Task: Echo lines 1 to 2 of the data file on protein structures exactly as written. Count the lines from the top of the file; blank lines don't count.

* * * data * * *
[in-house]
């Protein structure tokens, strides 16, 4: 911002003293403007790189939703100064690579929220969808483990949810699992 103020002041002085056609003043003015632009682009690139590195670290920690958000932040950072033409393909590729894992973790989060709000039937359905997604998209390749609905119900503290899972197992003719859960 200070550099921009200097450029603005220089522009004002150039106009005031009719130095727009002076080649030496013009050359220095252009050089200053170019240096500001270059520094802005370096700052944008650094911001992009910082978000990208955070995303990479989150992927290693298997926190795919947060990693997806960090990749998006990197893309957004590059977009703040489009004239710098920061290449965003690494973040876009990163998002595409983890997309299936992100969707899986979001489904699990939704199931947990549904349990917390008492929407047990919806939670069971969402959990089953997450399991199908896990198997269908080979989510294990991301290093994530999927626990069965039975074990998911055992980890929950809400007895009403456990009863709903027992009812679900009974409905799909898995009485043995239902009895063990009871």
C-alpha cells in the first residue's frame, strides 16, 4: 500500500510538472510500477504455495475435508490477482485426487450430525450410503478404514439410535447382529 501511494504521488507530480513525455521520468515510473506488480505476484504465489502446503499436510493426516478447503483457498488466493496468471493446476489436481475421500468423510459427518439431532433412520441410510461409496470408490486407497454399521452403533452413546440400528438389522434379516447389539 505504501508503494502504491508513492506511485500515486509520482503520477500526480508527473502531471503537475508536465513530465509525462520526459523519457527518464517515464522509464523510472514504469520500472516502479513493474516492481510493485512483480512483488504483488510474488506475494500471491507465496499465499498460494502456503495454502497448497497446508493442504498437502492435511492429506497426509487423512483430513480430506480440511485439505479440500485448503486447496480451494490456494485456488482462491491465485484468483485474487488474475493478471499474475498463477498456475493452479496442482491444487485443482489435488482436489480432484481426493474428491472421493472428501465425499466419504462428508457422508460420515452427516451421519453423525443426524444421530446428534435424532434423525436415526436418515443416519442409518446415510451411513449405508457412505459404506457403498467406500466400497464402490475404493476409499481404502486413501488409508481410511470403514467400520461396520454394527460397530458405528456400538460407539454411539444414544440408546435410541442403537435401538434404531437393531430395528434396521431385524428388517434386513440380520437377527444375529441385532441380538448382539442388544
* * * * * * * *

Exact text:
[in-house]
């Protein structure tokens, strides 16, 4: 911002003293403007790189939703100064690579929220969808483990949810699992 103020002041002085056609003043003015632009682009690139590195670290920690958000932040950072033409393909590729894992973790989060709000039937359905997604998209390749609905119900503290899972197992003719859960 200070550099921009200097450029603005220089522009004002150039106009005031009719130095727009002076080649030496013009050359220095252009050089200053170019240096500001270059520094802005370096700052944008650094911001992009910082978000990208955070995303990479989150992927290693298997926190795919947060990693997806960090990749998006990197893309957004590059977009703040489009004239710098920061290449965003690494973040876009990163998002595409983890997309299936992100969707899986979001489904699990939704199931947990549904349990917390008492929407047990919806939670069971969402959990089953997450399991199908896990198997269908080979989510294990991301290093994530999927626990069965039975074990998911055992980890929950809400007895009403456990009863709903027992009812679900009974409905799909898995009485043995239902009895063990009871």